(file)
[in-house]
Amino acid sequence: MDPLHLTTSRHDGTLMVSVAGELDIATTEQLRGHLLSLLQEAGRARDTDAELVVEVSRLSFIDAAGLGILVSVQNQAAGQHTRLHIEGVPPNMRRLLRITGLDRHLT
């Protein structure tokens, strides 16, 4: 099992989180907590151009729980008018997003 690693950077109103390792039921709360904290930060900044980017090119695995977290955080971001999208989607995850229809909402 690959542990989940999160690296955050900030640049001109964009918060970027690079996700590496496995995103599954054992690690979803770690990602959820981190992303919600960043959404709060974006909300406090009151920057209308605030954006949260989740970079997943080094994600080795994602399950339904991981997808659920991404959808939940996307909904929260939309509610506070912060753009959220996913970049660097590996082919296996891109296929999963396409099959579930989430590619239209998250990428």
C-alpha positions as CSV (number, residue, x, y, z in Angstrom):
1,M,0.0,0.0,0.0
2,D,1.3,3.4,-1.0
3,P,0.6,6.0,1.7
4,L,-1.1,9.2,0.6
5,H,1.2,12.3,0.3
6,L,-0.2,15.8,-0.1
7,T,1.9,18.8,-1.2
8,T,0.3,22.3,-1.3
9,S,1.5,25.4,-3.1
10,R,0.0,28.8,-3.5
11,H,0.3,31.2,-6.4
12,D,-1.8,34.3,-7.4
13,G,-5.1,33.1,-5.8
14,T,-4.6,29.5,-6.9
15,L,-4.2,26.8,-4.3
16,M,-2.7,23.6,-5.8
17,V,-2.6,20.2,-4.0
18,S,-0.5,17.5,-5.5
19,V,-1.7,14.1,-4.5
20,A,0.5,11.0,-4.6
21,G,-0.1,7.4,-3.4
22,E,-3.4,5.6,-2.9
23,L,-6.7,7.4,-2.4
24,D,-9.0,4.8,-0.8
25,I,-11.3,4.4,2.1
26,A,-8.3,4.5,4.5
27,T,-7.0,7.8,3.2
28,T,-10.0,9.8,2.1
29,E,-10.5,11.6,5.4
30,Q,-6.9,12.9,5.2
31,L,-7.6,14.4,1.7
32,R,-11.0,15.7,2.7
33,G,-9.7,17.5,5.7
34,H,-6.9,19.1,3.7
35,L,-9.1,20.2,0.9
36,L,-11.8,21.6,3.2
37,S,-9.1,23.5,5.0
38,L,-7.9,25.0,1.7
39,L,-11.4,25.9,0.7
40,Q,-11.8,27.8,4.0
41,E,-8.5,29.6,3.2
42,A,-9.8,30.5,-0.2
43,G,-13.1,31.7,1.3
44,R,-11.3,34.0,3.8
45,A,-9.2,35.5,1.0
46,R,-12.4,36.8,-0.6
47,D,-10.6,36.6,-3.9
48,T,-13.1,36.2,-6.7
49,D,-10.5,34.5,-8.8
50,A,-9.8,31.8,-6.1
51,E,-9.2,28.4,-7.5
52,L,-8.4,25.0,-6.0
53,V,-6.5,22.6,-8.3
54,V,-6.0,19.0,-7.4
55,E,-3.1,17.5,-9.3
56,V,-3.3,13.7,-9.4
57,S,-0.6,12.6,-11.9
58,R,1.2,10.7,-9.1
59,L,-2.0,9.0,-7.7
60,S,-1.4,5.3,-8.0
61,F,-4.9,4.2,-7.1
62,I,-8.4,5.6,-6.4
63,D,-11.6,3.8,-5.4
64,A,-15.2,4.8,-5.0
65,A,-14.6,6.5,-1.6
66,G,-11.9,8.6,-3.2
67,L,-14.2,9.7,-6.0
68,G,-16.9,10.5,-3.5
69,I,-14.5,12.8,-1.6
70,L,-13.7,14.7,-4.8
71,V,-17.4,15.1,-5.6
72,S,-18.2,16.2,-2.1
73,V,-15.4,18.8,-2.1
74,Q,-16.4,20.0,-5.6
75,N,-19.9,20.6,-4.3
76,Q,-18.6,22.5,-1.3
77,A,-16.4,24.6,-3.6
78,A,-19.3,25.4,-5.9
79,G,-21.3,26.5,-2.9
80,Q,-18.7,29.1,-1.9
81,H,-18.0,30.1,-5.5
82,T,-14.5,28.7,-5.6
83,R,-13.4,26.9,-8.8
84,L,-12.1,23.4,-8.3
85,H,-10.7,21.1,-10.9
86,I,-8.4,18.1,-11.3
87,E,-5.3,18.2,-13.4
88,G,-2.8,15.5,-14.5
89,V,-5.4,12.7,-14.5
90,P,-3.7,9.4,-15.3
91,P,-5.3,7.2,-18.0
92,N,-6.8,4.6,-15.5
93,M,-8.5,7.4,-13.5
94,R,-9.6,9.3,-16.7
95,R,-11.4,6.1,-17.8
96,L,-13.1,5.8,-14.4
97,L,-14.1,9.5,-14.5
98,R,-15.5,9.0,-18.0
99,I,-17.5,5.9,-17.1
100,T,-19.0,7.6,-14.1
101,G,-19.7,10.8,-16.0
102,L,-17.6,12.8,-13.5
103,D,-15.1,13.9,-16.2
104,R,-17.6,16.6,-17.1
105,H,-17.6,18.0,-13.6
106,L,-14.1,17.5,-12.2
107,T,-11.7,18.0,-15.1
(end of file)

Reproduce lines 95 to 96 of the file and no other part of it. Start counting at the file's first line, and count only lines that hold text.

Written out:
91,P,-5.3,7.2,-18.0
92,N,-6.8,4.6,-15.5